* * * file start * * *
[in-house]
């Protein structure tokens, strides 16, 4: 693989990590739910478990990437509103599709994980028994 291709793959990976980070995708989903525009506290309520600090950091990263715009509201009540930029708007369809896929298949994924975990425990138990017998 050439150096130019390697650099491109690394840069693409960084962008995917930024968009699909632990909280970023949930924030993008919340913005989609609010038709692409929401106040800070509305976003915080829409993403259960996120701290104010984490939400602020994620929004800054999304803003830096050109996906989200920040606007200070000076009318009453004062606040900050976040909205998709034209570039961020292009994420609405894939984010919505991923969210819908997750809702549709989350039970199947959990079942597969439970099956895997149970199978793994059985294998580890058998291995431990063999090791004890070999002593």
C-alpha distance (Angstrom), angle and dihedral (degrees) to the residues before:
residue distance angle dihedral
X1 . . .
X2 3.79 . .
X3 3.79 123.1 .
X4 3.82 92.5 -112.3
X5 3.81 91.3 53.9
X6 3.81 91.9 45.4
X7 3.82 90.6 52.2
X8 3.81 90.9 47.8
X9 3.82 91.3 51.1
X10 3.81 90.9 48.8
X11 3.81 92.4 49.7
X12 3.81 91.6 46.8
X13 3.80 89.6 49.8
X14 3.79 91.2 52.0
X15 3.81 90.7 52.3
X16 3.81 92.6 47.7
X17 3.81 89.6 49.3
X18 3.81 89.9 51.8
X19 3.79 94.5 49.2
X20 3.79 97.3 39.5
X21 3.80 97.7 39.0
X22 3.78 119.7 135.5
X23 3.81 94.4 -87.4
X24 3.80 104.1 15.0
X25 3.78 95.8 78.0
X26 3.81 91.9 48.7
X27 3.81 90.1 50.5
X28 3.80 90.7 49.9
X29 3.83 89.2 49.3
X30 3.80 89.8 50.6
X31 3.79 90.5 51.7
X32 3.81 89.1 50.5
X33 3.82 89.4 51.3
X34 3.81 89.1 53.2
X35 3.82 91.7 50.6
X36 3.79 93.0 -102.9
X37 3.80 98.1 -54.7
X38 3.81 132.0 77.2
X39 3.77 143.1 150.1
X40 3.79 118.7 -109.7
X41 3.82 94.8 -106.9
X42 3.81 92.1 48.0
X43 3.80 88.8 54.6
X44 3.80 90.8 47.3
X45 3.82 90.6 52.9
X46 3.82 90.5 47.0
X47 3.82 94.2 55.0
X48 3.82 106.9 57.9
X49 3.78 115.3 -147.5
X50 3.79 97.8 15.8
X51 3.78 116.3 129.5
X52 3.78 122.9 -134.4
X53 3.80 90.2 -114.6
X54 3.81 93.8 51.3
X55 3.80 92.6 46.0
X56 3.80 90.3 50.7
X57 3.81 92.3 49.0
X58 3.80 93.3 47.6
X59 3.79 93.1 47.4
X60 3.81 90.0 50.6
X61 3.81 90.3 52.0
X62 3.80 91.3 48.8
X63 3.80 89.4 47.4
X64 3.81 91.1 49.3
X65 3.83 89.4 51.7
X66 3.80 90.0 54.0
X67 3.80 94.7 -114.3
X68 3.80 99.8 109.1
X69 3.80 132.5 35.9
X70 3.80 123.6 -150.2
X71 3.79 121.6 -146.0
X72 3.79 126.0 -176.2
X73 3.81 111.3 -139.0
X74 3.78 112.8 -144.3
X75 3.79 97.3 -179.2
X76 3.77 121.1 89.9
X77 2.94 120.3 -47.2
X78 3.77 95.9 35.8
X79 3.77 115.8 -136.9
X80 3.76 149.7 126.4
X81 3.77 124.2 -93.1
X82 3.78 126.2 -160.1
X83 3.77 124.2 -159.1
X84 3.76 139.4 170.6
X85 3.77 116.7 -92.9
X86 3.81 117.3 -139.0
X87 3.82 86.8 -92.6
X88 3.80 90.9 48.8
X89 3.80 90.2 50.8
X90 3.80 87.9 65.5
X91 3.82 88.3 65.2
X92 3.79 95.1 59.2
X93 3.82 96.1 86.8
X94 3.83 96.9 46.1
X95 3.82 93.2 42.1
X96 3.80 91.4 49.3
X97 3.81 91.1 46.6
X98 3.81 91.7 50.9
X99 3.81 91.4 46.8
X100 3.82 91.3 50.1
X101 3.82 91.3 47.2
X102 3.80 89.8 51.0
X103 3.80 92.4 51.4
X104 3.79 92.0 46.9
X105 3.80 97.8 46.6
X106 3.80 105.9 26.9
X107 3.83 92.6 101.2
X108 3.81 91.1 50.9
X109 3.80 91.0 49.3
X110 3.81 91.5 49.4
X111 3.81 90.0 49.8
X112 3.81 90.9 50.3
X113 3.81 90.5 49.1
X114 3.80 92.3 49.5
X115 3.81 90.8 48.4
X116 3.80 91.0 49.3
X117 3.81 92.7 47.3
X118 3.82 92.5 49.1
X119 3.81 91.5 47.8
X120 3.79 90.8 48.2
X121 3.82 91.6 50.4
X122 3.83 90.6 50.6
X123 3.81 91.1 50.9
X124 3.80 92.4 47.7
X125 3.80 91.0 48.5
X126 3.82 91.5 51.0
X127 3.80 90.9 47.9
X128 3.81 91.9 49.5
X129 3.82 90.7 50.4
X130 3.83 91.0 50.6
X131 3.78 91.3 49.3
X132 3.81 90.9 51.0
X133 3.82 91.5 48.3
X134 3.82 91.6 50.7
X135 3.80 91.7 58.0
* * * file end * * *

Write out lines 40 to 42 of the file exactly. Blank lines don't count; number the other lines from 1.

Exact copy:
X36 3.79 93.0 -102.9
X37 3.80 98.1 -54.7
X38 3.81 132.0 77.2